From Ancient Greece to the Harlem Renaissance, fourth graders have been studying the history of oral traditions and spoken-word poetry. In the course of their research, they learned about the Pentathlon of the Muses, a former Olympic tradition where artists competed for medals. In this spirit, students hosted a poetry slam in February (just in time for the Winter Olympics). Their challenge: write and perform a poem that makes the ordinary extraordinary.
Lower School News
Second graders spent weeks researching the Ramaytush Ohlone to understand their culture, history, and impact on the land before culminating their learning by writing their own land acknowledgements and turning them into posters to be displayed around the Hillsborough campus.
One of the ways Nueva faculty members help students meet their potential is through assessments. Just as our approach to learning keeps our gifted students at the center, so too does the process for how teachers assess—and then communicate—how students are meeting the learning objectives and where they have opportunities for growth.
On Thursday, Nov. 3, melodies from the opera La Bohème reverberated through the Hillsborough mansion ballroom, as fourth graders took the stage alongside SF Opera singers for an abridged performance of Puccini’s most famous work. This performance was a showcase of one of the central themes of the lower school music program: the voice and body as musical instruments.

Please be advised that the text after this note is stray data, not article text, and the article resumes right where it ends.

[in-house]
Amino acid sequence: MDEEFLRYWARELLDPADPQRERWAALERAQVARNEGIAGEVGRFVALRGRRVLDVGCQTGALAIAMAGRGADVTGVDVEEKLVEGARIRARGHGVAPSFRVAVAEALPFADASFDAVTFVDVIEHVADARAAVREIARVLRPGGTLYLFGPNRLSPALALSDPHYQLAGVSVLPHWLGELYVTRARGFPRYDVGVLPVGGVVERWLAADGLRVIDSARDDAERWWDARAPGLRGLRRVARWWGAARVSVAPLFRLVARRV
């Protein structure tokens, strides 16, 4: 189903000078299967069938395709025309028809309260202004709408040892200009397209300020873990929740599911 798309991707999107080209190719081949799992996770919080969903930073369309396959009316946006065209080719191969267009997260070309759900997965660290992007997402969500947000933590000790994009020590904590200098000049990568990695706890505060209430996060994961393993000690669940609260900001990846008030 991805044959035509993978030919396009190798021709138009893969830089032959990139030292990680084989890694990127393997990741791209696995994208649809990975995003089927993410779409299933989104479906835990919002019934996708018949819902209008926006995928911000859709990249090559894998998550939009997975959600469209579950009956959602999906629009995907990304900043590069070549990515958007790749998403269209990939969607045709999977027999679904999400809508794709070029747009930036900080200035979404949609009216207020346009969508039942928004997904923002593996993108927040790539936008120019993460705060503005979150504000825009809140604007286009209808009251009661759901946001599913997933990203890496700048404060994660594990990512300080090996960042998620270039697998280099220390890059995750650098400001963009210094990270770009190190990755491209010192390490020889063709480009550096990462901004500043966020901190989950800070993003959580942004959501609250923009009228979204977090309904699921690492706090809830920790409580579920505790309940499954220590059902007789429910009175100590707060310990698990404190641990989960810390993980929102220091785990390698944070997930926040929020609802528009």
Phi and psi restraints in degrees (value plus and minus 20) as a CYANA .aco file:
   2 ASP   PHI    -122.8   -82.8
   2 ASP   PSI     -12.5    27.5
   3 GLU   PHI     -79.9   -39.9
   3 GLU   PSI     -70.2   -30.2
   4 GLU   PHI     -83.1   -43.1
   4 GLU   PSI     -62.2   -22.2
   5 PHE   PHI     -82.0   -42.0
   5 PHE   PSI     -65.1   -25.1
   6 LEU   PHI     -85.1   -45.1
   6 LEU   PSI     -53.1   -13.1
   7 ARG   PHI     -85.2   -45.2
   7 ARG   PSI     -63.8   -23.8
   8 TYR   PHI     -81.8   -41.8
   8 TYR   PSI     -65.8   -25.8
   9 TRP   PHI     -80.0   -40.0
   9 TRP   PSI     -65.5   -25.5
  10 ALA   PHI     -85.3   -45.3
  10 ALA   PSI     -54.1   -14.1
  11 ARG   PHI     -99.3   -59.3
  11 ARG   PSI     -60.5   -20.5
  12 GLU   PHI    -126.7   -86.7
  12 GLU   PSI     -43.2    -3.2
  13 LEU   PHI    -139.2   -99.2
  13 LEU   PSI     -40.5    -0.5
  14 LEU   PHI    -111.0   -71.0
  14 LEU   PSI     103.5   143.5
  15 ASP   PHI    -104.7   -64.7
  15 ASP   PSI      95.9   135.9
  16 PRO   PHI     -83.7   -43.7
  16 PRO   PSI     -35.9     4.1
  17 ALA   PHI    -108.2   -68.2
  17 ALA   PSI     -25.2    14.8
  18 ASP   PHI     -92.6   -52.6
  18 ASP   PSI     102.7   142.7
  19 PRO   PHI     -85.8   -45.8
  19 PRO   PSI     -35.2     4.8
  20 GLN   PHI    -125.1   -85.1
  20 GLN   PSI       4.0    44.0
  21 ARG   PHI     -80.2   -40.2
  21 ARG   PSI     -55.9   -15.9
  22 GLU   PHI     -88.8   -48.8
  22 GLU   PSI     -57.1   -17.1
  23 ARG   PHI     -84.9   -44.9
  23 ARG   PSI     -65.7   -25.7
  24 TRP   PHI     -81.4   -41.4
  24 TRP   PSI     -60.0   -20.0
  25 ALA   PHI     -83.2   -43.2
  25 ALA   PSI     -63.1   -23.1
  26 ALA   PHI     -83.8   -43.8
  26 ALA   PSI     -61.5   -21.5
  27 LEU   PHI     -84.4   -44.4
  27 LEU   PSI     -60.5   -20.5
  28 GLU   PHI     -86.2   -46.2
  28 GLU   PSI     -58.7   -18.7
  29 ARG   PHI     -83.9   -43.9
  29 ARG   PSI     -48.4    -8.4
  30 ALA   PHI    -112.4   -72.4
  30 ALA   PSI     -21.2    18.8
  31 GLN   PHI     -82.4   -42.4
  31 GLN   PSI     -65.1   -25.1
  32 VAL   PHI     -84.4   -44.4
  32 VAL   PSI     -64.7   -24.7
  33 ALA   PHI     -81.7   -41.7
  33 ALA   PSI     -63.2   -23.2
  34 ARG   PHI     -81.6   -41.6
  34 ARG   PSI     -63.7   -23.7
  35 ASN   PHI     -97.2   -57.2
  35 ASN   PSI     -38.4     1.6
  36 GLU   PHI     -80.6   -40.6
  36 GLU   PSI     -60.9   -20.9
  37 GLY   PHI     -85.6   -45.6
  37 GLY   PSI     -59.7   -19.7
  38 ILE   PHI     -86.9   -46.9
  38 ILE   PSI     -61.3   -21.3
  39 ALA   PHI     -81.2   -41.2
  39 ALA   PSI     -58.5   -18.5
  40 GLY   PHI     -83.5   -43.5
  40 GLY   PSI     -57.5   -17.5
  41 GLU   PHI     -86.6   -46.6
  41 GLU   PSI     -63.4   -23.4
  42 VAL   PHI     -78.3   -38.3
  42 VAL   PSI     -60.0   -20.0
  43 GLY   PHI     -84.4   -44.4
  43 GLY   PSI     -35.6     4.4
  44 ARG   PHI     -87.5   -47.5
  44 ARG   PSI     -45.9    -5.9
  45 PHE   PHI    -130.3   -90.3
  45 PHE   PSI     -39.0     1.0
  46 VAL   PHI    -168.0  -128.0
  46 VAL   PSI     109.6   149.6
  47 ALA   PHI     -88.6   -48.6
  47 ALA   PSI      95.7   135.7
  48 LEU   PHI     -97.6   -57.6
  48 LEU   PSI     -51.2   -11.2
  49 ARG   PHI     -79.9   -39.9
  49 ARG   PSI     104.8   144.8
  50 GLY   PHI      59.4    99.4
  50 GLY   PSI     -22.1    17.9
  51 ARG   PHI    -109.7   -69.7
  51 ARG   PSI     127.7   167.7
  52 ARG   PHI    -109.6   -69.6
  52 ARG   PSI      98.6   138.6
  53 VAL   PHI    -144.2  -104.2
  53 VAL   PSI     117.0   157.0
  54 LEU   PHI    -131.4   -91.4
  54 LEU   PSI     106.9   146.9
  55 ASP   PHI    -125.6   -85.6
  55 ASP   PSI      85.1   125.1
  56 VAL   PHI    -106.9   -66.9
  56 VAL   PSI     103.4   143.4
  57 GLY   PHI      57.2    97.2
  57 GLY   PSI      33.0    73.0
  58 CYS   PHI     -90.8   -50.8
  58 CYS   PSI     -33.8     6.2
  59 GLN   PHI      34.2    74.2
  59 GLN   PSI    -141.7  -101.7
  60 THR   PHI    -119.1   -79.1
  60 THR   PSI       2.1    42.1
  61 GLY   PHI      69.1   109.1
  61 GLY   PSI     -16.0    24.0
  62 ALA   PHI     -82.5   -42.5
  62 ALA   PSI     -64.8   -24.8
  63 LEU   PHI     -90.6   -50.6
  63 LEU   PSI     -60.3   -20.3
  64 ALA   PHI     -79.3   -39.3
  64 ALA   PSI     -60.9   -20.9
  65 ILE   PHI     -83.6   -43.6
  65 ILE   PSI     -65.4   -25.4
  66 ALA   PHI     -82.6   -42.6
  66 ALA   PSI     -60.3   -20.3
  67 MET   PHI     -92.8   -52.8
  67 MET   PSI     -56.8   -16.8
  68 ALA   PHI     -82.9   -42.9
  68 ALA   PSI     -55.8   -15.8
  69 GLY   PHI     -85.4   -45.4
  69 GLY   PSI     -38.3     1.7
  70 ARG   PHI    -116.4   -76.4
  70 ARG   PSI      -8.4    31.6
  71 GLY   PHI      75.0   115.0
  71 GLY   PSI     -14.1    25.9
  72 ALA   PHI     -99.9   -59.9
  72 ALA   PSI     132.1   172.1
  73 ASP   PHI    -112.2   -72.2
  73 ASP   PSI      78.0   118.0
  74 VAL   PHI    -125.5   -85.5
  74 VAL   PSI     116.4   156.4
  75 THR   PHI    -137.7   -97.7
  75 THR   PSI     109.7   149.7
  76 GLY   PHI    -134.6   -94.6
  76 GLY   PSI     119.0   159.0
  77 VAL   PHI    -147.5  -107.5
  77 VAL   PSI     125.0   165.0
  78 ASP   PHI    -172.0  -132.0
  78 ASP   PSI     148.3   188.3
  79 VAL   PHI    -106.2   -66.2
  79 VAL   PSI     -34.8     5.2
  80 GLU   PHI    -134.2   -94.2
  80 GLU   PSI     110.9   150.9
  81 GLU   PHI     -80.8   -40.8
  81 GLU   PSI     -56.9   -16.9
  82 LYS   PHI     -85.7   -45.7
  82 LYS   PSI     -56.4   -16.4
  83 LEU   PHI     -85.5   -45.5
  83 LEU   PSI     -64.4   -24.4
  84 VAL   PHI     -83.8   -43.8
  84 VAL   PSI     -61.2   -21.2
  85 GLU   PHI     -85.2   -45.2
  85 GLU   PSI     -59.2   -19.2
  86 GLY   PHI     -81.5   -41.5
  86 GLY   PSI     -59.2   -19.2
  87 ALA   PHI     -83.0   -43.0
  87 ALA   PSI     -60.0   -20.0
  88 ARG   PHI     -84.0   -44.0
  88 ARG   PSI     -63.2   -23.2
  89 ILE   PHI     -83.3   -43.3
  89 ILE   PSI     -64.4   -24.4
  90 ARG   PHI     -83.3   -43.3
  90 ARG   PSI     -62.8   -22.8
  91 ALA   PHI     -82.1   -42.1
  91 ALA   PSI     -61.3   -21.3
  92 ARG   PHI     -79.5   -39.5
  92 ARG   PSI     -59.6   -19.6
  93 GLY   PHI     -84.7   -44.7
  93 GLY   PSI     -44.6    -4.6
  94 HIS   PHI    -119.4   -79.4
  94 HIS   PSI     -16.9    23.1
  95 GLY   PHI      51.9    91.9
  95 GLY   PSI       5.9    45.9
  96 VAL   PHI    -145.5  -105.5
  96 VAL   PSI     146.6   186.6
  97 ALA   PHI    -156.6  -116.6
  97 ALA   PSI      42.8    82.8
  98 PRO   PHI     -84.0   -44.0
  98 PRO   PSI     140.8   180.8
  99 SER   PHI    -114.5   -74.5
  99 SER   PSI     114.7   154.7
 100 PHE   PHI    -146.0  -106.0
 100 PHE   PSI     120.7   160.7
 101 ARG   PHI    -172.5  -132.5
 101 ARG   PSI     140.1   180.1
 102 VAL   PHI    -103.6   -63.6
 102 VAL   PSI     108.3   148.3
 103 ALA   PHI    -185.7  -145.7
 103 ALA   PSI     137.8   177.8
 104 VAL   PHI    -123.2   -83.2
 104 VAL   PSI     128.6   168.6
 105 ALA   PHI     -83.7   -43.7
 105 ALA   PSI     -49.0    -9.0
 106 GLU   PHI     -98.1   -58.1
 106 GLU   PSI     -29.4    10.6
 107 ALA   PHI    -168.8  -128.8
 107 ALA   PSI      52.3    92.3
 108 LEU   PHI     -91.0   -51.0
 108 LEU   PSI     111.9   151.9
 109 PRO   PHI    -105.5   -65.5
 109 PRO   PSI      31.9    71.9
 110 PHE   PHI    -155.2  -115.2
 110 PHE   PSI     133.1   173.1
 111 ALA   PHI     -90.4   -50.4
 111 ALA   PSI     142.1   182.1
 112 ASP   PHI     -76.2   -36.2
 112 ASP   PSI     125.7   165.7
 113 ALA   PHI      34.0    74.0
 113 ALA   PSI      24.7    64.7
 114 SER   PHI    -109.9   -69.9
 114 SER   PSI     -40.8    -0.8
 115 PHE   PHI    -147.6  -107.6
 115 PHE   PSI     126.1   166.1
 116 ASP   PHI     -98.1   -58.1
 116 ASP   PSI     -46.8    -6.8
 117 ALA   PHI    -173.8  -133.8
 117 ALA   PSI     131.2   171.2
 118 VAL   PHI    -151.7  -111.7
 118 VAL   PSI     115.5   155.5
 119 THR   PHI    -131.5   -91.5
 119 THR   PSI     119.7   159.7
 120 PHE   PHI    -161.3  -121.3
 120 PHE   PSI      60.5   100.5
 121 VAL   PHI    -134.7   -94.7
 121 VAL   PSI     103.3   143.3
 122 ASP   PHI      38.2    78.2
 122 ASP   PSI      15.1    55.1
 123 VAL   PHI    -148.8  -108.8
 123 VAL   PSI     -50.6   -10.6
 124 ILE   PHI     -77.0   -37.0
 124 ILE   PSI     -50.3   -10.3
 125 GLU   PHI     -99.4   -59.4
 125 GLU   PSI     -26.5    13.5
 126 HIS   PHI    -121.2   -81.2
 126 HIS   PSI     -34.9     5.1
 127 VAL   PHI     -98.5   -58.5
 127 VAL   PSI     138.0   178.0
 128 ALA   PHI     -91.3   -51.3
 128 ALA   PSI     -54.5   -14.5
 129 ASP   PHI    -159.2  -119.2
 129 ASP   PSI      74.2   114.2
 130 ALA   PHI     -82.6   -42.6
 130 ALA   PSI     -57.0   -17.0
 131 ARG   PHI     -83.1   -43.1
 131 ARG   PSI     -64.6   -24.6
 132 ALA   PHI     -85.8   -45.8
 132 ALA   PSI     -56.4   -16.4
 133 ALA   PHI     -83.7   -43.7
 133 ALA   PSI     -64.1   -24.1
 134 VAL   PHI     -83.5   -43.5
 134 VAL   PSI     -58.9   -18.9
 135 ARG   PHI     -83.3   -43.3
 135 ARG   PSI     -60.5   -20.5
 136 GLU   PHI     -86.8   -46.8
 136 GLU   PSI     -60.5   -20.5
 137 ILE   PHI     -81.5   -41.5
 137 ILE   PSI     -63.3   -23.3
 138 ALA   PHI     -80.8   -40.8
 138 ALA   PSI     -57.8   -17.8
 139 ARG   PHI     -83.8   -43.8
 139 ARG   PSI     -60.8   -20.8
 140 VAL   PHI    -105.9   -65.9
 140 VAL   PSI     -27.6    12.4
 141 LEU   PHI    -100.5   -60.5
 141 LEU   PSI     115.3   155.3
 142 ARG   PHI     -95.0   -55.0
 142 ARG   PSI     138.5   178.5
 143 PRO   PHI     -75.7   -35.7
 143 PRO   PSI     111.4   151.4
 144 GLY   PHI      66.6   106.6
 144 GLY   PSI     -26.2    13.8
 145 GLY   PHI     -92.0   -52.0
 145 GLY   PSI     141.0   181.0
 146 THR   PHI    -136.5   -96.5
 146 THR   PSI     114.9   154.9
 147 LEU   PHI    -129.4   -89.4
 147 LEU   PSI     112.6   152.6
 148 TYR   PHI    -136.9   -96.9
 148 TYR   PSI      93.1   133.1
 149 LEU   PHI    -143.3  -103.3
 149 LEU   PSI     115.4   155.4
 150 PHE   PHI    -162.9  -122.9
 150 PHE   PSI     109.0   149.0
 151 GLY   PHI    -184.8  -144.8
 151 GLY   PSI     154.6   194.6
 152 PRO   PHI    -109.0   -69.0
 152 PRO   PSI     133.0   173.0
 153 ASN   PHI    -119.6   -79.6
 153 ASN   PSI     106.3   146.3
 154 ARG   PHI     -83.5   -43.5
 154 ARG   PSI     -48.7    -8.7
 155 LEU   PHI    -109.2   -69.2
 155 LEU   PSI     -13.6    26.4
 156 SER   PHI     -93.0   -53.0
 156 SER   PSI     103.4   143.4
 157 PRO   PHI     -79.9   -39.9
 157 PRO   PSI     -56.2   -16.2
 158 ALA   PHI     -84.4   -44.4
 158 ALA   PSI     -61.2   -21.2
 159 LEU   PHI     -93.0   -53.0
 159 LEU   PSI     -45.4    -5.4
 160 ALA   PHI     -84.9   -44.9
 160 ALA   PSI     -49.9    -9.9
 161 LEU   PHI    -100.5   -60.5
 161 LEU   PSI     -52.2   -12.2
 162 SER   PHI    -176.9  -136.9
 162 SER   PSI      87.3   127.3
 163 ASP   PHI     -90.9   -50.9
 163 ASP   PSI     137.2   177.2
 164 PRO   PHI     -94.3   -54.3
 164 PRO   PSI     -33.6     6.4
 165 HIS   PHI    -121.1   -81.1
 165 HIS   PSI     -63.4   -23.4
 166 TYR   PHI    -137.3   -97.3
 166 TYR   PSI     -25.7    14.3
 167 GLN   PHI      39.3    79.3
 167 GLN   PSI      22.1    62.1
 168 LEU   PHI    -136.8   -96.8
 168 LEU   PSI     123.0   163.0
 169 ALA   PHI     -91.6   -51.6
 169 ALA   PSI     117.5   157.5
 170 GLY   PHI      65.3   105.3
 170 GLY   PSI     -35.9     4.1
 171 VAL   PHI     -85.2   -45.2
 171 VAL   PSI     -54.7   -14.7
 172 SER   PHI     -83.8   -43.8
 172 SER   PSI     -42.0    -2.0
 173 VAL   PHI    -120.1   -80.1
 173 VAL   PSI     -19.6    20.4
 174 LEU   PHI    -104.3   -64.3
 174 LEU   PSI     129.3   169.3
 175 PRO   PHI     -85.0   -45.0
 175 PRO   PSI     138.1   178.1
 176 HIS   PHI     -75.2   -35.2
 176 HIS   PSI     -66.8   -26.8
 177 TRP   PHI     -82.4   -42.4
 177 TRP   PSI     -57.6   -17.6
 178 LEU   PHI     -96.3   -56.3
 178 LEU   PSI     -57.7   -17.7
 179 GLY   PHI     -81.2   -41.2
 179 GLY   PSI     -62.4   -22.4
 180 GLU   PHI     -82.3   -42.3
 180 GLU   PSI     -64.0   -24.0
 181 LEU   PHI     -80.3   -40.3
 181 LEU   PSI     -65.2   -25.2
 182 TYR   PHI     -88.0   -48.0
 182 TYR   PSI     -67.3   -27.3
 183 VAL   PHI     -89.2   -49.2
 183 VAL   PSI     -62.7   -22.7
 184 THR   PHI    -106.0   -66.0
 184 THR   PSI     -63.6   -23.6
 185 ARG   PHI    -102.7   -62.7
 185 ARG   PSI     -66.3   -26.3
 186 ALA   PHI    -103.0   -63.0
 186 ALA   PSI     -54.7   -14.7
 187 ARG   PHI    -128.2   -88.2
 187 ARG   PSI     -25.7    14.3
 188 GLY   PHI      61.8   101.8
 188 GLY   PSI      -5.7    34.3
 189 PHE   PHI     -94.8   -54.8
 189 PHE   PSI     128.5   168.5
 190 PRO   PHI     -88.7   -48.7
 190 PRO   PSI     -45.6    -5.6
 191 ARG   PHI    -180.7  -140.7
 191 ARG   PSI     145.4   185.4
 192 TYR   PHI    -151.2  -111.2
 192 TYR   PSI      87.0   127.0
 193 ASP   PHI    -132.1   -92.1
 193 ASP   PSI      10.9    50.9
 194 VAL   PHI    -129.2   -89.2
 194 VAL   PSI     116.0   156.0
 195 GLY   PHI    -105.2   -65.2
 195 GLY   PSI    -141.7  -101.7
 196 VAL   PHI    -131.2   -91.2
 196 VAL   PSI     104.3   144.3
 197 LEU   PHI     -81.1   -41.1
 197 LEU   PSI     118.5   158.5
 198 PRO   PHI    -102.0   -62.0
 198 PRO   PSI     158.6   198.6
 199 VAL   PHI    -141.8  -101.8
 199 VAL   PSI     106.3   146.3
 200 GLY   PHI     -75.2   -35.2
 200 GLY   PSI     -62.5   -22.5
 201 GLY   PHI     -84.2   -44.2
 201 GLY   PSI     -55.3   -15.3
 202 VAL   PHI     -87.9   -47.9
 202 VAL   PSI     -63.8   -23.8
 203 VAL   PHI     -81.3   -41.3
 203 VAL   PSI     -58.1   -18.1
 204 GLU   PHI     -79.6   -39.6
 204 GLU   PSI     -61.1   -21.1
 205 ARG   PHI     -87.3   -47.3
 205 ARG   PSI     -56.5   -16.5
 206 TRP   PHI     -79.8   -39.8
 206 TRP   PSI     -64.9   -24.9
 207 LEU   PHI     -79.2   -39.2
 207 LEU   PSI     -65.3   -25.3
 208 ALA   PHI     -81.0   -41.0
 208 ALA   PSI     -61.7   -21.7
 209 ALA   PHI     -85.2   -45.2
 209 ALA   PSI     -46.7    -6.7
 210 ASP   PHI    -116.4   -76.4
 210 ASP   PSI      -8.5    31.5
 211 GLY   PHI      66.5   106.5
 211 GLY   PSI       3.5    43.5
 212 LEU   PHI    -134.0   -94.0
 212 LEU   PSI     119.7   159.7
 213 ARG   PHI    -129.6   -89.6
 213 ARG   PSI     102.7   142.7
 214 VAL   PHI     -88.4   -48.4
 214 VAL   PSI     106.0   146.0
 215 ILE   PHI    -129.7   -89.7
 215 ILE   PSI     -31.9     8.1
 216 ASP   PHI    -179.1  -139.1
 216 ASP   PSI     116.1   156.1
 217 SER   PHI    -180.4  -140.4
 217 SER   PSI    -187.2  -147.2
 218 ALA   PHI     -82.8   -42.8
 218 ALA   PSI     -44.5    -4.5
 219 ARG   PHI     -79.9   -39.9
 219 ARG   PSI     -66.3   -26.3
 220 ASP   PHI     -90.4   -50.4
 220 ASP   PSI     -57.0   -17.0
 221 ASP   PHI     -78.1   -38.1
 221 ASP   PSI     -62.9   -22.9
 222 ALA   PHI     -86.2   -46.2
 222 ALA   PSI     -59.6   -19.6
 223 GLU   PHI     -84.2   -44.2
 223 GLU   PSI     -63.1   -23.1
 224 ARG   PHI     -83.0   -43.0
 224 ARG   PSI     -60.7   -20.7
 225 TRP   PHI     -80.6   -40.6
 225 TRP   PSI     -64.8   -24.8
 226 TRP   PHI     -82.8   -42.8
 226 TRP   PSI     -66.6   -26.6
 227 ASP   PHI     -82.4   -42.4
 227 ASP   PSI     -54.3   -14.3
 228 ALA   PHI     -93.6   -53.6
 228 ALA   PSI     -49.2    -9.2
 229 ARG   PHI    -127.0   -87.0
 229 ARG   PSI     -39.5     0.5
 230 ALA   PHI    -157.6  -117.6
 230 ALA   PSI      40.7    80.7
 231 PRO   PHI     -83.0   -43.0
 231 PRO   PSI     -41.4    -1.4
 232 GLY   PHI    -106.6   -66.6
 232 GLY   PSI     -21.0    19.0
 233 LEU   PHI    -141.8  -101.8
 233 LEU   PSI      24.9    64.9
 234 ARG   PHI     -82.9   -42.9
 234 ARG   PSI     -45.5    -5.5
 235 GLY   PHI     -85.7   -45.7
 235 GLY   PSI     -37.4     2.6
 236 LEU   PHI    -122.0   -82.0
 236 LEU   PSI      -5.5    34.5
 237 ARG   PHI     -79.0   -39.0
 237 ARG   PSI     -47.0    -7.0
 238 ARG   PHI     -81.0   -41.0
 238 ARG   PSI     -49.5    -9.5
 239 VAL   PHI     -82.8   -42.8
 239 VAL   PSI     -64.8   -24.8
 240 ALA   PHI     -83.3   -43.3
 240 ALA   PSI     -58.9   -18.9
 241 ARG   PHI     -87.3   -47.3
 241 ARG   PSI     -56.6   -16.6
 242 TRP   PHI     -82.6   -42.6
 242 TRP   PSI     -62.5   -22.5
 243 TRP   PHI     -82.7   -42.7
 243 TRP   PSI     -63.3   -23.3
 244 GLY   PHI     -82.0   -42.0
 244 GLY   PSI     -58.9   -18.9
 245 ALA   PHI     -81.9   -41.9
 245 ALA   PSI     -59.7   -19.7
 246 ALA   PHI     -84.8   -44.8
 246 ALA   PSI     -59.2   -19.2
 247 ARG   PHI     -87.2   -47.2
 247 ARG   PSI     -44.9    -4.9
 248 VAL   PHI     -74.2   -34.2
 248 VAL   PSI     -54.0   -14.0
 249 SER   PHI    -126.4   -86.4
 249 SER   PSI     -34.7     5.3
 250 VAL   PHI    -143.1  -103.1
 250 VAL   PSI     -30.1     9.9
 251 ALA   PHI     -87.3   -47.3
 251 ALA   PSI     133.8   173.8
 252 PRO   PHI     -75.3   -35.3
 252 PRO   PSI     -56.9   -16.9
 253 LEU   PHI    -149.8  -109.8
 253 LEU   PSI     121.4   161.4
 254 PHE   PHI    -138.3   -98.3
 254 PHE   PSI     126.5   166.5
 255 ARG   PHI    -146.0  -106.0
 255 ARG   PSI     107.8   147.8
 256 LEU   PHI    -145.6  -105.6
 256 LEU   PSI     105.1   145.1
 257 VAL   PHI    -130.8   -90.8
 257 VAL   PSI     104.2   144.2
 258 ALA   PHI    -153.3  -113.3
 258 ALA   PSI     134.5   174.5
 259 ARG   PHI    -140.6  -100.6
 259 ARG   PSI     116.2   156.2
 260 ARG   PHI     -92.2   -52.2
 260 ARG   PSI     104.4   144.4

PreK teachers David Robinson and Claire Wasserman-Rogers share what a day in the life of pre-kindergarten students might look like. “While there is structure to our daily schedule,” they said, “no two days in preK are quite the same.”
As part of creating a beloved community, students in lower school classes begin the year by creating sets of class agreements and sharing things about themselves with their peers. In the second grade, students participate in an identity project, reflecting on who they are and what is important to them before creating their own self-portraits.
How do our cultures shape the stories we tell? This was the starting question first graders in Emily Mitchell’s class explored when they read and dissected eighteen interpretations of the fairytale Cinderella from across the globe.
The study of culture is deeply embedded in the third grade curriculum. As part of this exploration, third graders learn about two distinct civilizations: the Mali Empire and ancient Egypt. It was through these two studies that Erin and Priscilla initially recognized the need to include a study of religion to help students better understand their cultures. The religious studies unit has blossomed into an exploration of the foundations of the five major world religions: Islam, Judaism, Christianity, Hinduism, and Buddhism.
PreK teacher David Robinson joined the Nueva community in 2019. In this Q&A, David shares the benefits of emergent curriculum, how he consulted on an Emmy-award winning show, and his approach to anti-bias education in the pre-kindergarten setting.
Last Friday, third graders hosted a service learning fair, where they presented their research and solution statements on topics of interest, including public health, environmental issues, and the criminal justice system.